‘Me and Earl’ and the next great love story

Posted by on Jun 11, 2015 in Voice-Over | 0 comments

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‘Me and Earl’ and the next great love story

Thomas Mann, Olivia Cooke and RJ Cyler have top-notch chemistry in Jesse Andrews’ film adaptation of his young-adult novel ‘Me and Earl and the Dying Girl.’

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The trailer for ‘Me and Earl and the Dying Girl,’ starring Thomas Mann, Olivia Cooke and RJ Cyler.
Fox Searchlight

Millennials don’t have a John Hughes, a guy who puts teenagers on the big screen in a meaningful, watchable way.

But they do have Me and Earl and the Dying Girl.

Deftly juggling humor and heartache while always exuding a lovable quirkiness, the excellent art-house comedy/drama (* * * ½ out of four; rated PG-13; in select cities Friday, expanding June 19) showcases three teenagers who pop off the screen with originality and, unlike a lot of the current coming-of-age ilk, just the right amount of unpredictability.

Screenwriter Jesse Andrews adapts his own young-adult novel and introduces Greg (Thomas Mann), a kid who survives high school by being everyone’s friend but no one’s at the same time. His not-altogether-bad idea: Blend in, but don’t stand out. The only person he lets in in any real way is Earl (newcomer RJ Cyler), a laid-back sort who calmly deals with Greg’s neuroses.

Greg’s whole raison d’être gets blown up when his mom (Connie Britton) nags him into submission about visiting Rachel (Olivia Cooke), a classmate who’s diagnosed with leukemia. At first she’s as awkward about this forced friendship as Greg, but the two discover a bond that changes both of them.

Even though in voiceover Greg tells the audience “this isn’t a touching romantic story,” that doesn’t mean director Alfonso Gomez-Rejon can’t have a little fun with expectation.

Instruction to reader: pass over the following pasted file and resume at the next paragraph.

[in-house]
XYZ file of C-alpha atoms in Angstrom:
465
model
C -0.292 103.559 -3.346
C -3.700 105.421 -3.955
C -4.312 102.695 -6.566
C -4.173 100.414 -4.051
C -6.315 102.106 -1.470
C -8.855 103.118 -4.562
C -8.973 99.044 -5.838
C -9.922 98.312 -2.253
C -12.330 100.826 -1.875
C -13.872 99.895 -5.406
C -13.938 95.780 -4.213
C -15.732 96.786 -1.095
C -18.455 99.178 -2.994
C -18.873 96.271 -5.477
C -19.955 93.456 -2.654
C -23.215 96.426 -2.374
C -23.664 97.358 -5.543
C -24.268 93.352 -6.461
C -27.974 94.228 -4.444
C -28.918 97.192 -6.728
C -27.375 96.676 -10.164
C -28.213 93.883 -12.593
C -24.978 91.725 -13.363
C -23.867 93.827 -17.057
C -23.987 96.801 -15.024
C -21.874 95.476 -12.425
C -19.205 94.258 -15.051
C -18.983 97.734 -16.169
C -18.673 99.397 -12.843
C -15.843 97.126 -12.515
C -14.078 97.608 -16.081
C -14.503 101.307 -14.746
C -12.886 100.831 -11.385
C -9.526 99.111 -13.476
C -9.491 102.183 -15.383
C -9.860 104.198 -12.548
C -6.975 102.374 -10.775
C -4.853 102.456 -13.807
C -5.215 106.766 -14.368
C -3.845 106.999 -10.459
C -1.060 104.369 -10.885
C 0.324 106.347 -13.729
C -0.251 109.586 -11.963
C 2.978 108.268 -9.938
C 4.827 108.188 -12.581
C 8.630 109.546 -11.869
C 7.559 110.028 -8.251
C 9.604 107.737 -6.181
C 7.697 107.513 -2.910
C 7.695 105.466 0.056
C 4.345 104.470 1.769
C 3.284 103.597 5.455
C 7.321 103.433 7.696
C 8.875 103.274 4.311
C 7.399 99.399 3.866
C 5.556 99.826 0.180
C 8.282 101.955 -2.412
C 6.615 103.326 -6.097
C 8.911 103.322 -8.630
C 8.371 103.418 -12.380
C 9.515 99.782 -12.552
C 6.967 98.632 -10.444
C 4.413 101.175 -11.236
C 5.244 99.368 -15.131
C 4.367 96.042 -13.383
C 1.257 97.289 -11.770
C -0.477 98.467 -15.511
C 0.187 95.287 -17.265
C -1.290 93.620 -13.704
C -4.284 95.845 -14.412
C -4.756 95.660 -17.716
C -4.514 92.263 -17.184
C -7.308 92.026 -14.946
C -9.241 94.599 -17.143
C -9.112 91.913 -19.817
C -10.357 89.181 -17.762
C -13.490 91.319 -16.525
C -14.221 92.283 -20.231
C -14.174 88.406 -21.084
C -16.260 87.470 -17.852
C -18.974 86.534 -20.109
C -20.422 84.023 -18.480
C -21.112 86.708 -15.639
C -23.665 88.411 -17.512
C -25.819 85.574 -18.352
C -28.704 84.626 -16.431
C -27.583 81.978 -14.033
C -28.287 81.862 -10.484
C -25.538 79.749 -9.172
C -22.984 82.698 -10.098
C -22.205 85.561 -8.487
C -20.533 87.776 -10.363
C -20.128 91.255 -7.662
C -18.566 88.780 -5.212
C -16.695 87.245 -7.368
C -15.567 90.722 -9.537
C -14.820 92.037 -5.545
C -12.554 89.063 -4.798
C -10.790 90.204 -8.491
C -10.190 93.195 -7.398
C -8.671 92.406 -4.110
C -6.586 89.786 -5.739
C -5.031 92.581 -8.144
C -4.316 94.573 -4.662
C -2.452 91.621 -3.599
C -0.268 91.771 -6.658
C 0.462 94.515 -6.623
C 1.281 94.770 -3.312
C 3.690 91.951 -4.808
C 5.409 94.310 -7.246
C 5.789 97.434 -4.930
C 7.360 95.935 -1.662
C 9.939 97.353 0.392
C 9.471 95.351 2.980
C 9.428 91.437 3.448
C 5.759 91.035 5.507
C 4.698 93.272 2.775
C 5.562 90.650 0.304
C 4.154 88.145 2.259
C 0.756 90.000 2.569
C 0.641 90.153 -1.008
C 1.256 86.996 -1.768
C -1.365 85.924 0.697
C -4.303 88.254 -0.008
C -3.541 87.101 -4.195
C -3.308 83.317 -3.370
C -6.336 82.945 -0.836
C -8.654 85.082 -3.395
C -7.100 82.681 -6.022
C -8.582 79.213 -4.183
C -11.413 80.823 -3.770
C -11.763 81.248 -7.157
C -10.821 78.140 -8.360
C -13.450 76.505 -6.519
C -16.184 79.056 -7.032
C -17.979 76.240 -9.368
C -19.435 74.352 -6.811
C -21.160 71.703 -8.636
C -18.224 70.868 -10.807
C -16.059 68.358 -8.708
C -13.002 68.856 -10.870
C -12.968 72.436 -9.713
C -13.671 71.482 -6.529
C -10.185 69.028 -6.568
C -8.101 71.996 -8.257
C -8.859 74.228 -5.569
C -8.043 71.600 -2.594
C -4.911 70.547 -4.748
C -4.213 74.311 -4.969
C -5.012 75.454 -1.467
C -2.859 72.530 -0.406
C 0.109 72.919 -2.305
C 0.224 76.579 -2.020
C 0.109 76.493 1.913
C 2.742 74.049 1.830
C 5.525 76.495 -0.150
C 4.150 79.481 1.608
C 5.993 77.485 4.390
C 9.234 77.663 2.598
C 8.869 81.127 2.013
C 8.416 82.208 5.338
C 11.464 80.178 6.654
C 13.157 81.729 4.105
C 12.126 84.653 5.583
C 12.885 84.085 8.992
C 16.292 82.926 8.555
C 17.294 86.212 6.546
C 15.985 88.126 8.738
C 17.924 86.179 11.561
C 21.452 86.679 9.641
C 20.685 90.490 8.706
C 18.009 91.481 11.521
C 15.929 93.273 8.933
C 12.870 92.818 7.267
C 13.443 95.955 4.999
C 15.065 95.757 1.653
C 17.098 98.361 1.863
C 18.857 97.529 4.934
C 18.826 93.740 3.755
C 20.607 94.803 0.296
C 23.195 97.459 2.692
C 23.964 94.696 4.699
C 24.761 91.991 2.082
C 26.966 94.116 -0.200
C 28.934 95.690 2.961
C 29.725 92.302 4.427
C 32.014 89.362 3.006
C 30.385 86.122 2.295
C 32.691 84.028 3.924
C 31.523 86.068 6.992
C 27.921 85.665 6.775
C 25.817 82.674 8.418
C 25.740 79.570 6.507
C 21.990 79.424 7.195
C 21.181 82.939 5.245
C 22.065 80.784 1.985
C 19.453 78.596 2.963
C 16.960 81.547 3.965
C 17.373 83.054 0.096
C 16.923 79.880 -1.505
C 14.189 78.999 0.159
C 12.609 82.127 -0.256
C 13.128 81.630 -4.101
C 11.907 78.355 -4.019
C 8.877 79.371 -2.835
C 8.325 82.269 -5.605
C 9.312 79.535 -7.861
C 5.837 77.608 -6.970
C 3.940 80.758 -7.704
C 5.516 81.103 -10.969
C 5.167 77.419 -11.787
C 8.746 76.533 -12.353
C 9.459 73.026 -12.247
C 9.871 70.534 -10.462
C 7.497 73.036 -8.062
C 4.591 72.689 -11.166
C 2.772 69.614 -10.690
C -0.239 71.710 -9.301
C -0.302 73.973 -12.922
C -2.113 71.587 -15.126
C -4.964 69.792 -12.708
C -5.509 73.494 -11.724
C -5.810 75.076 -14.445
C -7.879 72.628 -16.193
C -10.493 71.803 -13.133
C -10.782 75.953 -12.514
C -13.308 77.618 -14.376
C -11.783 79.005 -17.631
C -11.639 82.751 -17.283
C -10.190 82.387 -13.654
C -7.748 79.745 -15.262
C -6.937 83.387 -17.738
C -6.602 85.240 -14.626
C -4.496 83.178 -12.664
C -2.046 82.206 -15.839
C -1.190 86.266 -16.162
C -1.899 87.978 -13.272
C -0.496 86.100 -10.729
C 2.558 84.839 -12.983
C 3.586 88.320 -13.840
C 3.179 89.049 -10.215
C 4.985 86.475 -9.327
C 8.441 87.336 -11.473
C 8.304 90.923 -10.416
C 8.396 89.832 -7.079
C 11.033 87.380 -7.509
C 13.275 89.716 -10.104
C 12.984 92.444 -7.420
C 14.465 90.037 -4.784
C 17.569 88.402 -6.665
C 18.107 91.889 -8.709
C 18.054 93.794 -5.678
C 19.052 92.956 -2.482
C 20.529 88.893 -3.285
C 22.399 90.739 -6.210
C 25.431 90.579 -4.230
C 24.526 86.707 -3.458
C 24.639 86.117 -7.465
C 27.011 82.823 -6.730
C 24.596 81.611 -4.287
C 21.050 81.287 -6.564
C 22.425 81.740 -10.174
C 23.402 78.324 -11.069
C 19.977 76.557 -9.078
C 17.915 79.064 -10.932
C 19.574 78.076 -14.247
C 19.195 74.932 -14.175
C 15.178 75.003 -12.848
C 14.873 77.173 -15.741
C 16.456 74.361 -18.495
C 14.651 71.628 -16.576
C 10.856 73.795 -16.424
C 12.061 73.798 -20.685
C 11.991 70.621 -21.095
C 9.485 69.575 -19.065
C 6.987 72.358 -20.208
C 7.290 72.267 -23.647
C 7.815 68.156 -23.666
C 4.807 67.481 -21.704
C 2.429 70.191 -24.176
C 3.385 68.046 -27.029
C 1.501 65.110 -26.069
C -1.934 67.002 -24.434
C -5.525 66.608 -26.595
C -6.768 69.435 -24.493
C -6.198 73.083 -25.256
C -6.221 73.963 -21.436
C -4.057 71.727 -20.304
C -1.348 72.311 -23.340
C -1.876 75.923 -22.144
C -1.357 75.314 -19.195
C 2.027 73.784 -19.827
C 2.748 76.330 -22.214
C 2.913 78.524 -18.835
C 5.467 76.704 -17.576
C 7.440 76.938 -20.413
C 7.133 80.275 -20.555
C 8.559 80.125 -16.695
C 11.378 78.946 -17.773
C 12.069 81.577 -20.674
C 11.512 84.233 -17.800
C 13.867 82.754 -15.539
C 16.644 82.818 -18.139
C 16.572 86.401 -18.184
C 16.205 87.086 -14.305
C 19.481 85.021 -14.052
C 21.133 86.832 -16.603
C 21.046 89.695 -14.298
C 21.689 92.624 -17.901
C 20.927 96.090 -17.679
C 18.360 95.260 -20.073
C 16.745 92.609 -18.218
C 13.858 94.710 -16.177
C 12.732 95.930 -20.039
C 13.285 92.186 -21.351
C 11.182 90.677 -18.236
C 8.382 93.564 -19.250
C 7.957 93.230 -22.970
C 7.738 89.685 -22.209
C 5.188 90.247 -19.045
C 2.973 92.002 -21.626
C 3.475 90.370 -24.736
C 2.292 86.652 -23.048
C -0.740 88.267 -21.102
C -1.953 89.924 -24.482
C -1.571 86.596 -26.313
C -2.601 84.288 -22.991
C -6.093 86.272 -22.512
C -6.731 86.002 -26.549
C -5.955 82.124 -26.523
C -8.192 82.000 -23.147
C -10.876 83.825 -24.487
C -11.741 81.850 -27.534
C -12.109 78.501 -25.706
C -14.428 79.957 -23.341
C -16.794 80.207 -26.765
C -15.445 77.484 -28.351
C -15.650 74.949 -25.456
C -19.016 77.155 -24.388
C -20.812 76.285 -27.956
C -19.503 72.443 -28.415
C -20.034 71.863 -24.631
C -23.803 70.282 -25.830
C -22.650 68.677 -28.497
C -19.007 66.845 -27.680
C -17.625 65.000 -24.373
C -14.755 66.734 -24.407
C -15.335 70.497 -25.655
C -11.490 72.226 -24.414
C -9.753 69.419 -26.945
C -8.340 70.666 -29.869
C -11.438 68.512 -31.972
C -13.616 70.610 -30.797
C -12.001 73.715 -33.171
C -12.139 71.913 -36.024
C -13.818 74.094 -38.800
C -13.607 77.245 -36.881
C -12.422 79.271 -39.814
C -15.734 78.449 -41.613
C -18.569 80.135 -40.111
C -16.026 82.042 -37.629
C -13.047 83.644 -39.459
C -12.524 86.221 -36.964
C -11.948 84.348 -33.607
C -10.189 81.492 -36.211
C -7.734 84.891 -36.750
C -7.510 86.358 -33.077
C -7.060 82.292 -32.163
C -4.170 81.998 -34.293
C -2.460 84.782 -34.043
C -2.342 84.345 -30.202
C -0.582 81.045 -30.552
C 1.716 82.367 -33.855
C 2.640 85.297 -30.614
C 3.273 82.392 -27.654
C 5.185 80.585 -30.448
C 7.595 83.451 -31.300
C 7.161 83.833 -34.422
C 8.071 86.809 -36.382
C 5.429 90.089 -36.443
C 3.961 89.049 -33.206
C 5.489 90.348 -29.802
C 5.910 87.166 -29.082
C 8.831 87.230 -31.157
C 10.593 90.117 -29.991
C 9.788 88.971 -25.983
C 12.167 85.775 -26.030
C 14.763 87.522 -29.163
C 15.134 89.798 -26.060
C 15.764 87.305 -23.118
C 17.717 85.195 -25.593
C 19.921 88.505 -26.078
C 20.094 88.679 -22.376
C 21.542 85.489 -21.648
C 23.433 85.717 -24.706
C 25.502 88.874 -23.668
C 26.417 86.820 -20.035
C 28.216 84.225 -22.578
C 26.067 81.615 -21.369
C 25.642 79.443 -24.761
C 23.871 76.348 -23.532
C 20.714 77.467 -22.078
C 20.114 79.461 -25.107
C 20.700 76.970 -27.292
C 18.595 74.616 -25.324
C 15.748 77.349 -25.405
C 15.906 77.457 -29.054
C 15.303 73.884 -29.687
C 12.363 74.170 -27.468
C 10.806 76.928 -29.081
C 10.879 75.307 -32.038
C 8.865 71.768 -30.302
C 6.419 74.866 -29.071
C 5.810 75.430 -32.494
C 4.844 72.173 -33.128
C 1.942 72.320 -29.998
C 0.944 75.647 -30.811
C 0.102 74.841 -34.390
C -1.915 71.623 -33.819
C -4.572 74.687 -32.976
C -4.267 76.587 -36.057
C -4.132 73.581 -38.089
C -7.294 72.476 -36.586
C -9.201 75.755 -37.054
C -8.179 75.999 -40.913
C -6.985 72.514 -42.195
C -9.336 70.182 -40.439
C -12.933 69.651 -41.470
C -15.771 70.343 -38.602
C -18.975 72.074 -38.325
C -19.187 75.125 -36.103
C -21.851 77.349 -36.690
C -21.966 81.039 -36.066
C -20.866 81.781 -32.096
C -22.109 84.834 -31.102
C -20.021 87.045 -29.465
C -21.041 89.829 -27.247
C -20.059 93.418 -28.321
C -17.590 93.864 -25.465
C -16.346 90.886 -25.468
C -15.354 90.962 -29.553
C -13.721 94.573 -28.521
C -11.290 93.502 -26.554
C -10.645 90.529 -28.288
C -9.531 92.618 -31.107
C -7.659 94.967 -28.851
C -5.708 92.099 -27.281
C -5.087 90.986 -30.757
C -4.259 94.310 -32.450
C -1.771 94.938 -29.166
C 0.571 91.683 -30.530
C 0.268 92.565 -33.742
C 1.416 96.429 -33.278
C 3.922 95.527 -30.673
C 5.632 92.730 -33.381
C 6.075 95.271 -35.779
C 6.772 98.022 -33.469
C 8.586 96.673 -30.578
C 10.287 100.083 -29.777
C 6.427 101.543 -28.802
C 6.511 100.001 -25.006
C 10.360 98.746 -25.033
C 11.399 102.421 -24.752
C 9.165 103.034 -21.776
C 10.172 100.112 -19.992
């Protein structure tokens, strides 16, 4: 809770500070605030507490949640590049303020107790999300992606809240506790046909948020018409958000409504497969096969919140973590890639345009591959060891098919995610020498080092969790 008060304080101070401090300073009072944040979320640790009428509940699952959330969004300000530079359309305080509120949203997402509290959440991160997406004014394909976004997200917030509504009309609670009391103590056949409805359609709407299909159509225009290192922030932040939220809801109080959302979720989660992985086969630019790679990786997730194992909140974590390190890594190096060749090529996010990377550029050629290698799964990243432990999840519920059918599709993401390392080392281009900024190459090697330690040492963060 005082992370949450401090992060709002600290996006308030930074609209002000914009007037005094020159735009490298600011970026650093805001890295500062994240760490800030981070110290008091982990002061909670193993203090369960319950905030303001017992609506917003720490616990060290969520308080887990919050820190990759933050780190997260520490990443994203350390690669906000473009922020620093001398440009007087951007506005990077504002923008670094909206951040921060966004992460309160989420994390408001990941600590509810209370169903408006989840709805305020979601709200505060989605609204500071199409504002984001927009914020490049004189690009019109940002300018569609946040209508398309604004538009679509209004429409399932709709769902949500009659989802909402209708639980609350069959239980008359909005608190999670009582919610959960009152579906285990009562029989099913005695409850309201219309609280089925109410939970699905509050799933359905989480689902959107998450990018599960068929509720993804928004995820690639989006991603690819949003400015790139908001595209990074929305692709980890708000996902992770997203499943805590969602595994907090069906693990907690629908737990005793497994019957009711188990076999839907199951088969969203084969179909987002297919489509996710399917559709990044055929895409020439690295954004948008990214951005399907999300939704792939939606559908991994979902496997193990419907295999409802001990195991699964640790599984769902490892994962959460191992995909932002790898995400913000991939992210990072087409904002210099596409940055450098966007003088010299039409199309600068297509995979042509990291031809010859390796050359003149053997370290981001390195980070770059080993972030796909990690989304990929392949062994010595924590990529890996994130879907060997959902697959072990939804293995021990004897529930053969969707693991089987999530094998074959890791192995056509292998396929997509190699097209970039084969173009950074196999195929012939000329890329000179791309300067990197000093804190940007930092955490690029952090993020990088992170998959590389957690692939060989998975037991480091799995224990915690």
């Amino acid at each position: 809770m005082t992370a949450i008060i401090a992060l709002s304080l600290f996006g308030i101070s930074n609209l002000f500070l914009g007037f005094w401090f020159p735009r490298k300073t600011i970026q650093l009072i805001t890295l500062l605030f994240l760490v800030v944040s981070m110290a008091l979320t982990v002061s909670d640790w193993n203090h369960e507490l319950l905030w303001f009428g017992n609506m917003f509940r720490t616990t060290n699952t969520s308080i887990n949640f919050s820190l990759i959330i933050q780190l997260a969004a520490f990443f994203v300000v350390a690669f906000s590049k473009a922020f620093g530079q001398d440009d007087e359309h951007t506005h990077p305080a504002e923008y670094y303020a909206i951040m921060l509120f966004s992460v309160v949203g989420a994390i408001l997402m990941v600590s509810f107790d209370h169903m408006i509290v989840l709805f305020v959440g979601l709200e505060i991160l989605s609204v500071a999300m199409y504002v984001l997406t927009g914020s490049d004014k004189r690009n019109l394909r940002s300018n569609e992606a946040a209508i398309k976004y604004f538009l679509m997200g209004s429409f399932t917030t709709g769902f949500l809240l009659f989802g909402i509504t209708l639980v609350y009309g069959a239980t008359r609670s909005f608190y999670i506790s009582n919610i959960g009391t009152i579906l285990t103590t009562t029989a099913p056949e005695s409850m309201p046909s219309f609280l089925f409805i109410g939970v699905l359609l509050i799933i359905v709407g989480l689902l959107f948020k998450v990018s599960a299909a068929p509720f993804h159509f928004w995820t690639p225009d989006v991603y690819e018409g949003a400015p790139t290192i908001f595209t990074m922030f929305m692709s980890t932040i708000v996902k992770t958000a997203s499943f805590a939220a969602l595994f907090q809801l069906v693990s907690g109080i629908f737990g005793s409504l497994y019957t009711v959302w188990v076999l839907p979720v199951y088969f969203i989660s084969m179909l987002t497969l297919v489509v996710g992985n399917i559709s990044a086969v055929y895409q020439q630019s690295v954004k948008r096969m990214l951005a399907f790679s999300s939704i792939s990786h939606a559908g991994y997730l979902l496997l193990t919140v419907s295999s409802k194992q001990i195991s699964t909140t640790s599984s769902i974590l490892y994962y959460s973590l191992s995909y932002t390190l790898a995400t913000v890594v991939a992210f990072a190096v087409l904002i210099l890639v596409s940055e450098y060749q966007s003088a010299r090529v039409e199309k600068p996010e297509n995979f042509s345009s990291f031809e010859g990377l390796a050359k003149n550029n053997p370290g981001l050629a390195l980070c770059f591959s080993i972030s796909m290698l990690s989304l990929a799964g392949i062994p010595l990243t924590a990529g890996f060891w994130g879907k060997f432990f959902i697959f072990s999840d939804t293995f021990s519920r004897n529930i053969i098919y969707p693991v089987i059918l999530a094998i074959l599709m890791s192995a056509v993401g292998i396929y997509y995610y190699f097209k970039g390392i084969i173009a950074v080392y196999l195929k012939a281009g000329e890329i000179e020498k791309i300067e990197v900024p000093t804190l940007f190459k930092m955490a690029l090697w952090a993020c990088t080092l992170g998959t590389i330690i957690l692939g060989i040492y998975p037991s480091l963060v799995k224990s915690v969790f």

One senses he knows that people are just waiting for these two kids to have a love story akin to The Fault in Our Stars or any other entry in the teen-movie pantheon, so the filmmaker frames shots where Greg and Rachel are on opposite sides of the room as they enjoy some of their most important connecting moments.

Mann and Cooke’s chemistry is off the charts: She really gets some meaty scenes as the cancer takes hold of Rachel, and Mann follows suit as Greg wrestles with maybe losing this new positive force in his life.

Cyler is a real discovery as Earl; the only negative is that the scene-stealing character isn’t in the movie enough. The actor makes the most of his opportunities, though, especially as Earl transitions from sidekick to real friend, giving Greg an emotional smackdown when he needs it most.

There are standouts among the grown-ups as well. Nick Offerman plays off his oddball Parks and Recreation role here as Greg’s sociology professor dad, an aloof figure who loves his cat and weird cuisine. Molly Shannon is excellent as Rachel’s worried, wine-guzzling mom, and Jon Bernthal is outstanding as a sensitively macho teacher who doubles as Greg’s authoritative voice of reason.

Me and Earl mines some serious drama but one of its most winning qualities is that it always finds time for whimsy, mostly in the form of Greg and Earl’s “remakes” of classic films. Other movies opening this weekend may have rampaging dinosaurs, but only one offers The Janitor of Oz and Rosemary Baby Carrots.

There’s room for both laughter and tears as Me and Earl weaves its threesome into this generation’s next great love story.

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